Topical drugs are of major importance and widely prescribed in acne therapy. The most effective topical treatments in acne are retinoids, benzoyl peroxide, antibiotics and azelaic acid. They are indicated in mild to moderate acne, and also in moderate to severe acne in association with systemic (oral) treatments.
Oral antibiotics: Oral antibiotics act by reducing C. acnes and directly decreasing inflammation. They are used for moderate and severe acne, and also acne extending over the chest and/ or back. Tetracyclines (like doxycycline, lymecycline minocycline and sarecycline) are the first choice before macrolides (like erythromycin and azithromycin) due to fewer side effects, including in particular antibiotic resistance.
Oral hormones: The most effective hormonal treatments for acne are combined oral contraceptives. Among the available combined oral contraceptives, the ones containing progestins with an antiandrogenic effect (like cyproterone acetate, drospirenone and chlormadinone acetate) are preferred among patients with acne.
Oral retinoids: Oral isotretinoin is a naturally occurring molecule, and part of the metabolic chain that ends up in vitamin A products. At therapeutic doses, it is the most effective anti-acne therapy, considering both short and long-term effects. It is indicated in severe acne or acne that doesn’t respond adequately to an appropriate course of therapy with systemic antibiotics and topical treatments.
Other Acne Therapies
A recently published study shows that red light, blue light, yellow light, infrared light, and pulsed dye laser can’t be considered as a first-line therapy in acne. These procedures can be used in association with standard therapies in selected cases.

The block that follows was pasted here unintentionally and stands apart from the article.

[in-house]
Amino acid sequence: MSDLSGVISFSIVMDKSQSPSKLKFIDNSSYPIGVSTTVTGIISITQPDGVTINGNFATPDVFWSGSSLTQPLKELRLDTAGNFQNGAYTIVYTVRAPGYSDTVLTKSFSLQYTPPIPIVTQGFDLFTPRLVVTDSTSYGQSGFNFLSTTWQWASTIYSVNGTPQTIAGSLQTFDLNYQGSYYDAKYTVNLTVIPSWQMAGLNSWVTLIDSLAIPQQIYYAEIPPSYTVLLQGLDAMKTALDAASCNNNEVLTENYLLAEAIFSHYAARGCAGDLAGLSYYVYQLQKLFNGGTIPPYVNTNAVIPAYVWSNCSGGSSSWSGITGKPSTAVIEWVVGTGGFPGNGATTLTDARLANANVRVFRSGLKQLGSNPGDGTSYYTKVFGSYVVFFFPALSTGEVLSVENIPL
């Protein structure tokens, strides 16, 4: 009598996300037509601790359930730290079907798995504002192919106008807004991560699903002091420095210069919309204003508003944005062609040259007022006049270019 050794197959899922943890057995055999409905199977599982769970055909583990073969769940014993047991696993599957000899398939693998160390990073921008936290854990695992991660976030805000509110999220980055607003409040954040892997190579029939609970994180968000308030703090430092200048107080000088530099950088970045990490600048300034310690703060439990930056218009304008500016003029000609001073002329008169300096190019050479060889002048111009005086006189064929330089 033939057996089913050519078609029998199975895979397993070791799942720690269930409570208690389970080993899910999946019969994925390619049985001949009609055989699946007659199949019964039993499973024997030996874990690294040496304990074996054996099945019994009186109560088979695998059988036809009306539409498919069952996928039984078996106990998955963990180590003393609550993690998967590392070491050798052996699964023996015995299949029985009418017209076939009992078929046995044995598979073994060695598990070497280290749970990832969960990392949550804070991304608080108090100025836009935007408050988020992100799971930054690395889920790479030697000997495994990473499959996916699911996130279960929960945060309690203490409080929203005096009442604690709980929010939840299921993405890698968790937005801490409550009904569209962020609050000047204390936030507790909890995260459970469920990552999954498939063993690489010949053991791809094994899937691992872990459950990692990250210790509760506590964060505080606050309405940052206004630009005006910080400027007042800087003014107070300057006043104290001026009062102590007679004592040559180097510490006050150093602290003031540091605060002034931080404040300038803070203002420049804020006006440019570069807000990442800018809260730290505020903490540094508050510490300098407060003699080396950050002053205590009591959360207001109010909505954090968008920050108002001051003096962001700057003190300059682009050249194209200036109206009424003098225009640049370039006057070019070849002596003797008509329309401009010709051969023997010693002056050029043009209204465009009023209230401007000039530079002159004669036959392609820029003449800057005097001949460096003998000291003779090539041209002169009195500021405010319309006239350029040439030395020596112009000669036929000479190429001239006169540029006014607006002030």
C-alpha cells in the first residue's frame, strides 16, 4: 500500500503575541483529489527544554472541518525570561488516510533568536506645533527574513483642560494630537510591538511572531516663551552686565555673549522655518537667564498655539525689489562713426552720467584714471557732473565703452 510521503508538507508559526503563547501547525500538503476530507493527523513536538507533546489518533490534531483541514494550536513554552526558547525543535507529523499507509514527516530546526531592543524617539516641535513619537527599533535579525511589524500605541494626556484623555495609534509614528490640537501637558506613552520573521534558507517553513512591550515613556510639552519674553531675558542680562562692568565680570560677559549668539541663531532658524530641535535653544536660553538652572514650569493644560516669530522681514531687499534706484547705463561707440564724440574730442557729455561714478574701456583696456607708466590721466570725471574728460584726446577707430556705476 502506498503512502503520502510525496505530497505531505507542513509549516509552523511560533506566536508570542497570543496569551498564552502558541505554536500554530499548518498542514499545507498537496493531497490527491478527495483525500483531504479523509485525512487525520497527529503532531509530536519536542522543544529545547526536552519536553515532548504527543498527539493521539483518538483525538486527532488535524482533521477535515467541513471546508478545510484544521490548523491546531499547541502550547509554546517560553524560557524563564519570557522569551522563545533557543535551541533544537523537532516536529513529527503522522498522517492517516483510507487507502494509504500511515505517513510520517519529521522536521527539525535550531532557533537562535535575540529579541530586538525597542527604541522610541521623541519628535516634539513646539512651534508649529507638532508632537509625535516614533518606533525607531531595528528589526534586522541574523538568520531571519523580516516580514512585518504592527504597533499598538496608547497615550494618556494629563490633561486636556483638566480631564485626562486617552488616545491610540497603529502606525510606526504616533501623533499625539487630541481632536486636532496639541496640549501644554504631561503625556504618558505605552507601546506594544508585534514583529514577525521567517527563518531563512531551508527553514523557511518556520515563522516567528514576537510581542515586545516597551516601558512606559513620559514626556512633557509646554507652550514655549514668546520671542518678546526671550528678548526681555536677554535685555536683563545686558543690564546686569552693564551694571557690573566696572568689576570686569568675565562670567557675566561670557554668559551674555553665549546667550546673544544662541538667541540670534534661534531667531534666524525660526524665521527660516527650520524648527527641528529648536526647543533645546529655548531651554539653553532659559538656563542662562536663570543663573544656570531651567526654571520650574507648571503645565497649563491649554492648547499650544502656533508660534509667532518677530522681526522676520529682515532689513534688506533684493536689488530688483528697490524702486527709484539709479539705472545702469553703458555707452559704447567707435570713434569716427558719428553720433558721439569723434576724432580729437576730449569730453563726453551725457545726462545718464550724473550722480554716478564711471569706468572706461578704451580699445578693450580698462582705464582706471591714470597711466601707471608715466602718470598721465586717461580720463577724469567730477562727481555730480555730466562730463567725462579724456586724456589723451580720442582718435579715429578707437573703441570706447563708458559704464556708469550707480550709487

Cosmetic products provide an unavoidable support to standard treatments. Their correct use may counteract the irritation induced by some standard therapies and help maintain the skin in a physiologically balanced situation.
Care of Skin with Acne:
Skin care is essential for the treatment of acne. For the treatment to be more effective, some habits must be followed.
- Skin Hygiene: The face should not be washed more than twice a day with warm water (not hot) and a mild facial cleanser without soap. It is not recommended to use vegetable towelettes or sponges or rub the face because it may worsen acne and damage skin. Pimples should not be squeezed because it may worsen acne and cause swelling and leave scars on the skin, or it may help lesions to get infected.
- Moisturizing Creams: The use of a moisturizing cream reduces skin dryness and, therefore, desquamation. You must use creams with labels indicating that they are non-comedogenic to reduce the probability of skin pores plugging.
- Sun Protection: Some acne treatments, such as retinoids or doxycycline, increase skin sensitivity to sunlight, so it is advisable to avoid excessive sun exposure and always use sun protection factor (SPF) of 30 or higher, which blocks both ultraviolet A (UVA) and ultraviolet B (UVB) radiation.